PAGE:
In examining the usefulness of open, online resources for learning, we have to look not only at the resource but also relationships between resources, users, and the ways resources were used (Engestron, 2007: Littlejohn, Falconer & McGill, 2008; ).
Use is critical because online resources do not encapsulate the scientific and instrumental knowledge needed to support learning and development (Francis, 2013; Falconer & Littlejohn, 2007). Scientific knowledge is (generally) explicit and codified while instrumental knowledge involves solving specialist, practical problems (Boshuizen & van de Wiel, 2013). Learning scientific and instrumental knowledge requires open interactions with other people (teachers, experts, peers) (Engeström, 1999). Paavola & Hakkarainen’s (2005) work illustrates learning interactions around online resources to gain scientific and instrumental expertise through collaborative knowledge construction. In these examples open, online resources serve as a focal point for the co-ordination of learning (either by a teacher or expert, or by learners themselves), rather than as ‘learning materials’ in the conventional sense.
As learners gain expertise there is a qualitative change in the way they use resources to realise activities, moving from rule-based actions to fluid, self-directed activities (Dreyfus and Dreyfus, 2000). Therefore expertise is illustrated by the ways an individual uses the resources and how they relate to other people in their environment (Holland et al, 1998, p121; Edwards, 2010a, p25).
While working on a new book exploring the reuse of open, online resources for learning (Littlejohn & Pegler, 2014) I’ve been reflecting upon the different types of digital resources available for learning in networks, revisiting the idea of use.
Resources serve different purposes depending on how they are used, therefore resources could be characterised by use. Use can be viewed broadly at three levels: knowledge, experiential and analytic resources:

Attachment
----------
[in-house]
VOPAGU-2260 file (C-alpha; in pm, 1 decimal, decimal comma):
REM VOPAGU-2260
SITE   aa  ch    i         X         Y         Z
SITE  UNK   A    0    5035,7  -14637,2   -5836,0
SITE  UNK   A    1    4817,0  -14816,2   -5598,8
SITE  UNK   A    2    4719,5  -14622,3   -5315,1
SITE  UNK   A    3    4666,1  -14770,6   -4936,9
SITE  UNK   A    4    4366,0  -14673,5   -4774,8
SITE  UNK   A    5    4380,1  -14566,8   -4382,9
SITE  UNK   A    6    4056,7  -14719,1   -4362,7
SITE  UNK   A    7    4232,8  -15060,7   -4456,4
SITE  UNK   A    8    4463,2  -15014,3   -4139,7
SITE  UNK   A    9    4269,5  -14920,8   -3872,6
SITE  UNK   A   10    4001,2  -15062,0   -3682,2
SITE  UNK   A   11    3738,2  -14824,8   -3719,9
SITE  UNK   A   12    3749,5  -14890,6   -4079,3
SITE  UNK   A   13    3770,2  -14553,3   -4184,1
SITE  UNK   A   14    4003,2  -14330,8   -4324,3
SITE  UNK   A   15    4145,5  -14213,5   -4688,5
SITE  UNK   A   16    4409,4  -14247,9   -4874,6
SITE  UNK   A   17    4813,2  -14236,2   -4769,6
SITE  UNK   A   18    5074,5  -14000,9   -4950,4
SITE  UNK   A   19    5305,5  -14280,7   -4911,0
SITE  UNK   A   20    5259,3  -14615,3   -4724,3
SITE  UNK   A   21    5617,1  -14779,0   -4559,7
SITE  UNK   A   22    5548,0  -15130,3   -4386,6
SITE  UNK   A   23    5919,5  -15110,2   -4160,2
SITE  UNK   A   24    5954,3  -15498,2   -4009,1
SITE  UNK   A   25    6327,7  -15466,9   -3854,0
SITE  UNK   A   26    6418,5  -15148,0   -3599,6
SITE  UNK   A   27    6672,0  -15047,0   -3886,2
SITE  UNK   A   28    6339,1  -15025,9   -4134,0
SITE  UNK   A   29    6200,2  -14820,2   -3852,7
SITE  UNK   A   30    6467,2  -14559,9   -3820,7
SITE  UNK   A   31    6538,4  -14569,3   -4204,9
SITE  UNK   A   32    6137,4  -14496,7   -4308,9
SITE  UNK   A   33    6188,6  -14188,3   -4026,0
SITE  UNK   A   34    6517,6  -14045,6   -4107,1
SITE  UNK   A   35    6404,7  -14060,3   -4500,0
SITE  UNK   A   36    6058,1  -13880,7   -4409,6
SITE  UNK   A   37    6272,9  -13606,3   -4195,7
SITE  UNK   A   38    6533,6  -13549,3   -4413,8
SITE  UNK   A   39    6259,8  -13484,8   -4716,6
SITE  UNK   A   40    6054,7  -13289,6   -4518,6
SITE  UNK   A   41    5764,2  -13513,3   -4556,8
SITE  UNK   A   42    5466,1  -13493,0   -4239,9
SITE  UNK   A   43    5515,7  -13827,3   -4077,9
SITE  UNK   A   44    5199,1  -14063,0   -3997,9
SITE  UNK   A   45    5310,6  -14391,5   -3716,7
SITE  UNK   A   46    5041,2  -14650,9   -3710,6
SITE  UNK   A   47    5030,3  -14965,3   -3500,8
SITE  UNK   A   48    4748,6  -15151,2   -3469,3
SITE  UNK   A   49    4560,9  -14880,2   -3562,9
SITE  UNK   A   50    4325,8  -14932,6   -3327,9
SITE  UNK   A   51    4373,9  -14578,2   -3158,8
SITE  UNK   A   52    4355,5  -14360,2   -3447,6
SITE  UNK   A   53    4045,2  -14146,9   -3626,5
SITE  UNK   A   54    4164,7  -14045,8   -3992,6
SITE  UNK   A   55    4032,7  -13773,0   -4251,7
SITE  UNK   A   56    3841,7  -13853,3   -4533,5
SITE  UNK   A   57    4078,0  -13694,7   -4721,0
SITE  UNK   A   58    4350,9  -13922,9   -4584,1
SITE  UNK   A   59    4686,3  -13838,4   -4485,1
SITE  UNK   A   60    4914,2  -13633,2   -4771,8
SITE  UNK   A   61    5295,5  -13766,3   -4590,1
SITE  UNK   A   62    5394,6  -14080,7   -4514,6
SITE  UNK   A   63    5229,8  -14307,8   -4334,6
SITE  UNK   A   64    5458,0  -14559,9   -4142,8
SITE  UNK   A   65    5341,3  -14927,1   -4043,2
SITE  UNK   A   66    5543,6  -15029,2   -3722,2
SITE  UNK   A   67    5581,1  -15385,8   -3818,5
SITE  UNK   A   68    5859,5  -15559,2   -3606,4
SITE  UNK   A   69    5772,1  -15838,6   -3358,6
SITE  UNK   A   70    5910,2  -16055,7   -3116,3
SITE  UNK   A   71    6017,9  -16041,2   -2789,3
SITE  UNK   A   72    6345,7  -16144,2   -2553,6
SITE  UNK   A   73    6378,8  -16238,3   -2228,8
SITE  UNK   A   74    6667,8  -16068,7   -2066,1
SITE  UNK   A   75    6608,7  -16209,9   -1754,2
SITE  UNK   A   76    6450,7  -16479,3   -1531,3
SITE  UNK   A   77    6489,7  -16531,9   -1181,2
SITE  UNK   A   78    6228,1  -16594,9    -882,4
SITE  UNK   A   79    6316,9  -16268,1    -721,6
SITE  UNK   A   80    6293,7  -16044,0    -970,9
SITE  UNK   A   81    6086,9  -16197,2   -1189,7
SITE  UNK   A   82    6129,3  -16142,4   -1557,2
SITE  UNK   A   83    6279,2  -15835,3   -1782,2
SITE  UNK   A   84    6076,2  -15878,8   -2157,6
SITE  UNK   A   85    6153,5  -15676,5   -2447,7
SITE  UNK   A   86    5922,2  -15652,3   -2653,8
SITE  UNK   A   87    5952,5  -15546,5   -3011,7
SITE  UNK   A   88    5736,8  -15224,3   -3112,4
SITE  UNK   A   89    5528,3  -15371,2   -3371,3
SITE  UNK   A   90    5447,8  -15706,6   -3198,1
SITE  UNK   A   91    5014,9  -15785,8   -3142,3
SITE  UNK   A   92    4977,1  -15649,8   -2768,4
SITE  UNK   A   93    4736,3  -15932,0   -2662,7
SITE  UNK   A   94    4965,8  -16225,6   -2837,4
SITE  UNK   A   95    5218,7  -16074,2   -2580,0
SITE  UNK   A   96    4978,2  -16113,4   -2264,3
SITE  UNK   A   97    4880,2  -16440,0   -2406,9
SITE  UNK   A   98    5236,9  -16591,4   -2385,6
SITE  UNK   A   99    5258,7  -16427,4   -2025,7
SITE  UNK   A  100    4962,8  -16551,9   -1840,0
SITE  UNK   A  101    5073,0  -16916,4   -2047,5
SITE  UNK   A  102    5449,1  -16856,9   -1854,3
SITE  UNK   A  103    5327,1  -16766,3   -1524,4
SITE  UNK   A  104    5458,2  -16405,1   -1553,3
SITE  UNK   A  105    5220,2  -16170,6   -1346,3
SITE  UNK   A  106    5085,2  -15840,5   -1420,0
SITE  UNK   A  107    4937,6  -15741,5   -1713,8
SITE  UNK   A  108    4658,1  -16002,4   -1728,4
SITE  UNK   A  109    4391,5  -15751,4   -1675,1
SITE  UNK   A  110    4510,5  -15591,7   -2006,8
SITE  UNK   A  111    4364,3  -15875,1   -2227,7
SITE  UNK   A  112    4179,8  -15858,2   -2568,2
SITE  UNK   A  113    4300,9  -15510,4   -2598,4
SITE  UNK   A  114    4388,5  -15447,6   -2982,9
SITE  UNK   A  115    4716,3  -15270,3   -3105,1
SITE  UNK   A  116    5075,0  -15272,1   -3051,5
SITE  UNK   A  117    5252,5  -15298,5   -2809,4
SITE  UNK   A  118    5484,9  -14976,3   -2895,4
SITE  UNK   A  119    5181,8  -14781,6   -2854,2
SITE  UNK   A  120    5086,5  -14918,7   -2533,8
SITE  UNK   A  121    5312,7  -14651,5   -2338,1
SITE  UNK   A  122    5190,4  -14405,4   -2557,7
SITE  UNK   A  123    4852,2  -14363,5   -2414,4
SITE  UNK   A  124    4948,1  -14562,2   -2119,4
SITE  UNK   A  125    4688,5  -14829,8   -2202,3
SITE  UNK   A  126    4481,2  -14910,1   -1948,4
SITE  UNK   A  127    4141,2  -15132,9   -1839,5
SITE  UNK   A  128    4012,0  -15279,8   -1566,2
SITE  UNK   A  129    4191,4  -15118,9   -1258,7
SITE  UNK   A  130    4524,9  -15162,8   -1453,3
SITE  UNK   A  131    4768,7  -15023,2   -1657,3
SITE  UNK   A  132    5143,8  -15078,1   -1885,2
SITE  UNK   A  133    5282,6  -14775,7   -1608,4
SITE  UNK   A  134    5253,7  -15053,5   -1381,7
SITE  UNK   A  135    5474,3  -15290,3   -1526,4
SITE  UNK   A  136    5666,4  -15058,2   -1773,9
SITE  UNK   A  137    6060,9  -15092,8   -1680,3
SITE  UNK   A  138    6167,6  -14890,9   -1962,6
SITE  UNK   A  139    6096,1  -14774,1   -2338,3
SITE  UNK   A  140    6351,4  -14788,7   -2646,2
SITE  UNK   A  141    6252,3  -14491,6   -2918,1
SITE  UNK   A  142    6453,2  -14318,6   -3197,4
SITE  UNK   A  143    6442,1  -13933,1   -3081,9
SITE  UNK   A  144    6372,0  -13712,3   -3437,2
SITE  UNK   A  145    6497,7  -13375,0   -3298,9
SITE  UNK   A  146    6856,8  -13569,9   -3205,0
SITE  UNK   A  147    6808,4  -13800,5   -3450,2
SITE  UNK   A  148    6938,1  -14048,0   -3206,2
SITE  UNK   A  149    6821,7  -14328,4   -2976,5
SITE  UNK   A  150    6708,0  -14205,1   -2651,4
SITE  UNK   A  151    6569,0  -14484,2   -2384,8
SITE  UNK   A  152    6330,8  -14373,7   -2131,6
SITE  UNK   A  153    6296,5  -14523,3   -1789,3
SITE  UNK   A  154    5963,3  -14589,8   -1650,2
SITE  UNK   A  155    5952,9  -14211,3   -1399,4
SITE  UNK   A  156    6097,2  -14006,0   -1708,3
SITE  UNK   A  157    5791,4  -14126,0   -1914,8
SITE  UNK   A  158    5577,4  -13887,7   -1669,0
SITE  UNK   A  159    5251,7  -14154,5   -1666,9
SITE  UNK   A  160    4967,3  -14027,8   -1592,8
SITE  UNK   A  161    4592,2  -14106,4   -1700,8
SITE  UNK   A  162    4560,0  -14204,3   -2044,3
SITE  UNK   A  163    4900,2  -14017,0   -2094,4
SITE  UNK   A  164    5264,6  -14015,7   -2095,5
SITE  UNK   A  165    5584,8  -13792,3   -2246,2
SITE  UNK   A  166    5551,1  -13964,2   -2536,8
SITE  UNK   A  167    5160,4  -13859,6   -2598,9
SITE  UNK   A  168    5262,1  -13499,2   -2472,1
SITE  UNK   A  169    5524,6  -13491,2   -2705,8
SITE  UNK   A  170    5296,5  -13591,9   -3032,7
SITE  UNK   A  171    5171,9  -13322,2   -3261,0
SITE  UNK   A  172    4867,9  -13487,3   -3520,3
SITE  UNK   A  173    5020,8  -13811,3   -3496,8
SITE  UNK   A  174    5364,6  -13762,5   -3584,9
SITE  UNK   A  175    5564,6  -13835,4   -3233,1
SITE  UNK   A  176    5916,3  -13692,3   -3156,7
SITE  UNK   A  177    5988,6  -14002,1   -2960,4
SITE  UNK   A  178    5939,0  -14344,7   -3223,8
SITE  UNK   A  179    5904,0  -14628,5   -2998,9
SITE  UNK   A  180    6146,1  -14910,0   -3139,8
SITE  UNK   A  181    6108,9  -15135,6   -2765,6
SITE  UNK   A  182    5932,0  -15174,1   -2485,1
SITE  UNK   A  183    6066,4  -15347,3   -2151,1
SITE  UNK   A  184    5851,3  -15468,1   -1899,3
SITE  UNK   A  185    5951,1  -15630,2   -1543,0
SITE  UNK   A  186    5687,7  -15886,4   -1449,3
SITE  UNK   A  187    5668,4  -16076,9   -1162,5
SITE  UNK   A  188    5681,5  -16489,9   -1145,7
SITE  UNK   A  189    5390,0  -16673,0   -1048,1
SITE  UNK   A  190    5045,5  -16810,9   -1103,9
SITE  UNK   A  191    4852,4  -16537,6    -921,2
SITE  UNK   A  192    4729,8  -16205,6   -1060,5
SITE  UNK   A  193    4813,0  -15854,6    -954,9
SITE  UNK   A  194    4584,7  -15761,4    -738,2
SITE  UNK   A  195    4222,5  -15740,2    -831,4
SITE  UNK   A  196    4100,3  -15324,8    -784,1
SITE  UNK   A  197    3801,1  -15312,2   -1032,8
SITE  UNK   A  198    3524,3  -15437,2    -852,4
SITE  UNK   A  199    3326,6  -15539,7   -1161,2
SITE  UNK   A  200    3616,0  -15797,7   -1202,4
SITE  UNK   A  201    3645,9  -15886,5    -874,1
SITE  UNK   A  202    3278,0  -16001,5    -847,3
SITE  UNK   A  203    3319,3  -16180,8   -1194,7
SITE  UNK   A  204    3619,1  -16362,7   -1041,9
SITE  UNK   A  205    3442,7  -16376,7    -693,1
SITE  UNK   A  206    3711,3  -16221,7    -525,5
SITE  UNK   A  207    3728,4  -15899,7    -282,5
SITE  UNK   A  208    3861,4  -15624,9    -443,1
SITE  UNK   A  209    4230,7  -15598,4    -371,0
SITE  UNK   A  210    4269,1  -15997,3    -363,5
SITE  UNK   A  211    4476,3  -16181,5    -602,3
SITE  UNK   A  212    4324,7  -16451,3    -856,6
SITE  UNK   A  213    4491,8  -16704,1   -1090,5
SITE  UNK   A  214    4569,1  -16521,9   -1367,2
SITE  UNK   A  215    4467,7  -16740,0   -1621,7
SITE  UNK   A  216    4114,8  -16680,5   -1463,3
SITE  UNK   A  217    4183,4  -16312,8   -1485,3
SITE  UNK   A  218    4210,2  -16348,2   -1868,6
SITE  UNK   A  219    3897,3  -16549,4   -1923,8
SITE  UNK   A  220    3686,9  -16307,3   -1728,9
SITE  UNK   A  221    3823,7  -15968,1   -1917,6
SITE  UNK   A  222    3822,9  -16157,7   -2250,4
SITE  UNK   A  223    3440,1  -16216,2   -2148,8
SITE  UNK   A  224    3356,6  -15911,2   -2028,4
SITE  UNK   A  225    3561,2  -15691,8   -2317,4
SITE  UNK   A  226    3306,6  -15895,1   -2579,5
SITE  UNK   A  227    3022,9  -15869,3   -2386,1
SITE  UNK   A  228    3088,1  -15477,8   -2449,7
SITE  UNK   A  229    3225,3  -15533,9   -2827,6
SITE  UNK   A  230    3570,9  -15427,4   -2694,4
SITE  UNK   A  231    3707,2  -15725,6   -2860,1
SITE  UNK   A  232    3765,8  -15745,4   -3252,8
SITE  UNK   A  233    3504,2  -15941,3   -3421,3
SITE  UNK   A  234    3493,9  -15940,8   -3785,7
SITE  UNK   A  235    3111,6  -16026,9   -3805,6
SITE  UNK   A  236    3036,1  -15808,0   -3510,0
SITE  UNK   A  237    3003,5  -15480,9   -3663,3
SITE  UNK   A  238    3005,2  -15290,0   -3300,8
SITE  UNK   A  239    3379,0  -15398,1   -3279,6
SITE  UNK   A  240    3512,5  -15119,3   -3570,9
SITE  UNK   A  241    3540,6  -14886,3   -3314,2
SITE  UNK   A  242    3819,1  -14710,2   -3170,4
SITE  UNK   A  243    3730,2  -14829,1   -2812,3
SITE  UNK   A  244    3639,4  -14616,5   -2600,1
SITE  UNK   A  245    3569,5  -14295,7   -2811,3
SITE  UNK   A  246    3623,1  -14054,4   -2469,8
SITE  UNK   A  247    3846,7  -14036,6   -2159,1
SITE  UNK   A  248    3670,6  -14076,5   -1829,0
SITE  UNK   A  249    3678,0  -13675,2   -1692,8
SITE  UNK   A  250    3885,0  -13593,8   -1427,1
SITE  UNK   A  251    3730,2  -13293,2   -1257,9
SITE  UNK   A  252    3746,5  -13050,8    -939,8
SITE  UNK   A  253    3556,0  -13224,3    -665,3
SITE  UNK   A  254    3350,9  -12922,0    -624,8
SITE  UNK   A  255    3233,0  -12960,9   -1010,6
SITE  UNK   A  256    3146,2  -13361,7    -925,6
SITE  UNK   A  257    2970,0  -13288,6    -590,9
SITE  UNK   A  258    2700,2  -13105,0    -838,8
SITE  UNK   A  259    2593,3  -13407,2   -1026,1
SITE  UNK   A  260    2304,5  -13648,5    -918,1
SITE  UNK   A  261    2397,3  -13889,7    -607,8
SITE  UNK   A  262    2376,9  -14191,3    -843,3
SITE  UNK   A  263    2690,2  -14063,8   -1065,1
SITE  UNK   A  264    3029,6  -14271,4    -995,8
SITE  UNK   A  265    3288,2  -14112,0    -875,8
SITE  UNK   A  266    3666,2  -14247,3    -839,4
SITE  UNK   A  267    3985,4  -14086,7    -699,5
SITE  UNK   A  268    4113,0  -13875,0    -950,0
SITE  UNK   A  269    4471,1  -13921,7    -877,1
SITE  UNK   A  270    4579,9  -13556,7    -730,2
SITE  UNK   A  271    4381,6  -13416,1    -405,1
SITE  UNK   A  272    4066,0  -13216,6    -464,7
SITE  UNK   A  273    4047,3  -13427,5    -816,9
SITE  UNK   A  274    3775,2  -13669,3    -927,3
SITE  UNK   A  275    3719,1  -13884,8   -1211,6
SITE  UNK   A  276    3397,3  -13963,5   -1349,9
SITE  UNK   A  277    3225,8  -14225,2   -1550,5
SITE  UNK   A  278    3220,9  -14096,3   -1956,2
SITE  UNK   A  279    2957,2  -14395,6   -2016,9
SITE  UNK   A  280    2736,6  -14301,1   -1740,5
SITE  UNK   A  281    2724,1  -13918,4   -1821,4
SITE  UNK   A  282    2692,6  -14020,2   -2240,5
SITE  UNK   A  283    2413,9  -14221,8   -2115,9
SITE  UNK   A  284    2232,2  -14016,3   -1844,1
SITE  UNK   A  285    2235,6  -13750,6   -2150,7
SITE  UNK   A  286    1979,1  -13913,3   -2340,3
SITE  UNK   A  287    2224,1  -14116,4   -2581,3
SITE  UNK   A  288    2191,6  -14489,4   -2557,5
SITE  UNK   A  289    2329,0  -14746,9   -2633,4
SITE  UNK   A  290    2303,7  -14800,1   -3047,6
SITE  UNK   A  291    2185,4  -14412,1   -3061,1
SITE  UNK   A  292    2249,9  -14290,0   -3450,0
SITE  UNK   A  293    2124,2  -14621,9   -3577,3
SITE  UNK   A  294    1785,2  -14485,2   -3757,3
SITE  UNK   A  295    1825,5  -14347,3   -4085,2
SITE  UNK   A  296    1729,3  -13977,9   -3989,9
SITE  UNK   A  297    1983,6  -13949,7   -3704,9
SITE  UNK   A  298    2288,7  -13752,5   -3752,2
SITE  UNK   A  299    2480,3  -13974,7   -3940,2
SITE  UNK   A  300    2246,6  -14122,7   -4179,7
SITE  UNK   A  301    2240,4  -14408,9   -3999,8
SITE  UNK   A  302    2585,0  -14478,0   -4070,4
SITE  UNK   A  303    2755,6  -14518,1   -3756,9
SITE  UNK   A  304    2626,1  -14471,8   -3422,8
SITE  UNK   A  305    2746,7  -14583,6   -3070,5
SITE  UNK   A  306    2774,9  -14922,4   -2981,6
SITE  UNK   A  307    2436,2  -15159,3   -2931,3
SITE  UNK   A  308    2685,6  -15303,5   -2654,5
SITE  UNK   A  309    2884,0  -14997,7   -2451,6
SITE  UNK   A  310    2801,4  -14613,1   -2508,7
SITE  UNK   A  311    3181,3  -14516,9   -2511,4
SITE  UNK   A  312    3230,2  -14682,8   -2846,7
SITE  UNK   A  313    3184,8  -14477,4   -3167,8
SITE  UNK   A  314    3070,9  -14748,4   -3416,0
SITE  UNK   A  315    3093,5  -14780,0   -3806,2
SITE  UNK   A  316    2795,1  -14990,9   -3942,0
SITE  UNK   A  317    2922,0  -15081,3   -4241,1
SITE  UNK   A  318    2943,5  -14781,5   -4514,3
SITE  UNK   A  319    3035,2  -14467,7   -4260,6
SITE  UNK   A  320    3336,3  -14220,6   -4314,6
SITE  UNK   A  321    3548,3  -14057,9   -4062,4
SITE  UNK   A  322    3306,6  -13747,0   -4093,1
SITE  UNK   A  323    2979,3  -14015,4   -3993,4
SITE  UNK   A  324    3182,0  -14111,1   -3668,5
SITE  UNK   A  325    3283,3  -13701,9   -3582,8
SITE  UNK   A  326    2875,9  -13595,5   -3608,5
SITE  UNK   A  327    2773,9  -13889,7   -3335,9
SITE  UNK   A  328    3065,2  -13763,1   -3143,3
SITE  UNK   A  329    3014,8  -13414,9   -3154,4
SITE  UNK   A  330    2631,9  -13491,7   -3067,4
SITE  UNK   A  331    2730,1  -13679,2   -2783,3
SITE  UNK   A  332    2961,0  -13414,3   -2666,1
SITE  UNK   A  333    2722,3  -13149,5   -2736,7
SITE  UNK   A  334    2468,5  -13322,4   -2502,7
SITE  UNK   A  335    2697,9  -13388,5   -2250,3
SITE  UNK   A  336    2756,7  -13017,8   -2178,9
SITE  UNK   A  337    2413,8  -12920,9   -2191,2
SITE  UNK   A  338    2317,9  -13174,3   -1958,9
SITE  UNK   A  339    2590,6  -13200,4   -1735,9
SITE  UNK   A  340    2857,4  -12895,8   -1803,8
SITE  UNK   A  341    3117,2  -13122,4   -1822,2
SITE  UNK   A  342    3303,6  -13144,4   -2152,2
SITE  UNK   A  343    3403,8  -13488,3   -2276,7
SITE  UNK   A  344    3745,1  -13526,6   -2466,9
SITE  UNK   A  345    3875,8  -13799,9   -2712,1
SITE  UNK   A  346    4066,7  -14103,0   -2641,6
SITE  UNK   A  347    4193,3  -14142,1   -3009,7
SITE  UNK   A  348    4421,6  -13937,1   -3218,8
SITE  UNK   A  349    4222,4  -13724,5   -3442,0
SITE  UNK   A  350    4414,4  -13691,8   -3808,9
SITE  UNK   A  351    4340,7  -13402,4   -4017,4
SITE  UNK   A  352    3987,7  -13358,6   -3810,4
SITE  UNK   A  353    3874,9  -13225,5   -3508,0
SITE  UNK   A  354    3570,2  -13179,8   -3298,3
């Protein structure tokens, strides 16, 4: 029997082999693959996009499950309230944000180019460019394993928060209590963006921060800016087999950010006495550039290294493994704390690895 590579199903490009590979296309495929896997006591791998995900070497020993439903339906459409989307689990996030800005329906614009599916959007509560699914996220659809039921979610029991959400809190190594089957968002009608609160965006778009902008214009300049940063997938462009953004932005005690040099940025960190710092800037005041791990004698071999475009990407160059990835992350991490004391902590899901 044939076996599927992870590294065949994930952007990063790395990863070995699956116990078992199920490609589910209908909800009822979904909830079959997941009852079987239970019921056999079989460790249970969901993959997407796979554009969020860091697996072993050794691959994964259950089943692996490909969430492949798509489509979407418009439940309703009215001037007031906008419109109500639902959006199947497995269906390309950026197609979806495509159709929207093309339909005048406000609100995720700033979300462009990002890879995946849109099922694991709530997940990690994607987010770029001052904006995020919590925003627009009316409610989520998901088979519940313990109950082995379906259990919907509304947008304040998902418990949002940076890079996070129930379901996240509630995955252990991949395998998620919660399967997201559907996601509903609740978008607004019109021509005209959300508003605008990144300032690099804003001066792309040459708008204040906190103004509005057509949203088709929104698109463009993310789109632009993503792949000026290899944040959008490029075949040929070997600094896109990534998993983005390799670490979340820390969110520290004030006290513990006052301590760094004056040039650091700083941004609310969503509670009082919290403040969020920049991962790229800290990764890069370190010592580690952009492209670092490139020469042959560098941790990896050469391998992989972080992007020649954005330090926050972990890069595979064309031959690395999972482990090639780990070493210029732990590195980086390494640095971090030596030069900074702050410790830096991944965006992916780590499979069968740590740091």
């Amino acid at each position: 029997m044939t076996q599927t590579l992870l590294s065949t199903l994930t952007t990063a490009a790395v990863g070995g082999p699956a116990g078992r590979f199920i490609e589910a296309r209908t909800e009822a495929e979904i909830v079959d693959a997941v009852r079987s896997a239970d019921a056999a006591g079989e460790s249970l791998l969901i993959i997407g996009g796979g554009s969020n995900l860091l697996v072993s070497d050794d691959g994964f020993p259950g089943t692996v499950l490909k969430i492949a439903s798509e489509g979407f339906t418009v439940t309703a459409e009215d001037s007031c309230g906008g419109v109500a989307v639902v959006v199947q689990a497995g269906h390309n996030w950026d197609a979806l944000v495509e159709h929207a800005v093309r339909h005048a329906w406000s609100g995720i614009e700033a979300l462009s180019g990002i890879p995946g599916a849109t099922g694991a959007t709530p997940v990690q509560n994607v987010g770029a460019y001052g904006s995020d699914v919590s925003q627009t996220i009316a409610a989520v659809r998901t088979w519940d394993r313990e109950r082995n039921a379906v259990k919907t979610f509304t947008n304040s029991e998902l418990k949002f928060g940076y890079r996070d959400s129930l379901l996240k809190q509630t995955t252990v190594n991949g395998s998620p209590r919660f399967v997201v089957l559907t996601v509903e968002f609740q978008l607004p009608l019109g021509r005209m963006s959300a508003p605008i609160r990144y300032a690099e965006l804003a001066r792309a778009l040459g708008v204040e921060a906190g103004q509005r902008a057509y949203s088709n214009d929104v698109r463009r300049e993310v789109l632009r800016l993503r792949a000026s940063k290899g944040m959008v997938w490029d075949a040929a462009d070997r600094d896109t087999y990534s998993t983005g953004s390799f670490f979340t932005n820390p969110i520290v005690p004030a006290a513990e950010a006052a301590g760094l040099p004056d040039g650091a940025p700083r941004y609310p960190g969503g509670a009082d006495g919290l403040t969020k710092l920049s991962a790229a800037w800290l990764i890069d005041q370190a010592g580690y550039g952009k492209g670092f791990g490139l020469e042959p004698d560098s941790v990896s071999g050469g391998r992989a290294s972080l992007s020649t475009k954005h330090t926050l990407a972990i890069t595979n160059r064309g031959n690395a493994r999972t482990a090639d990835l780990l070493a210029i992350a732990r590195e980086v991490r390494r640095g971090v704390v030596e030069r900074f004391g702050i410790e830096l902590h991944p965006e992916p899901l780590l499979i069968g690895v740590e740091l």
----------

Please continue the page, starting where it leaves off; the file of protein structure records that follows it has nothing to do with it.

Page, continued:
The education domain has pioneered the open release of knowledge resources often created by teachers or experts for learners. With these resources, users are largely are unknown to the resource creators, since users can be anyone, anywhere, using the resource in any context; students registered for a course, professionals learning for work or lifelong learners. Knowledge resources are typified by (though not limited to) Open Educational Resources (OER), Open CourseWare (OCW) or Open Courses, including Massive Open Online Courses (MOOCs). Thee resources are available in a range of media, from textual materials (articles, e-textbooks, blogs, micro-blogs) to images, videos, audio and aggregations of these, generally sourced via search engines. Resources were created and released by universities, notably MIT (USA) and the Open University (UK), though many other universities, companies, charities and professional bodies are now producing and releasing resources, often under Creative Commons licences (McGill et al, 2013; Falconer et al, 2013). Materials are purposefully created to support learning, however open learning resources can also include dynamic resources that form and morph in a less predictable way than traditional educational resources. Knowledge resources can be created or co-created and adapted by learners themselves. Beyond this are other types of open, online information resources that are routinely created and shared with others (or contributed to the collective) in ways that enable their reuse. For example the creation and development of a base of common or shared knowledge for professional learning or learning for work (Johnson et al, 1999). Professionals create codified resources as an output of work activity. Some resources have restricted access (emails, classified reports, and so on) but other resources are open, including reports, blogs, microblogs (for example hosted on Twitter or Yammer), images (for example Flickr, Slideshare), videos (for example YouTube), audio files and bookmarks (for example Delicious).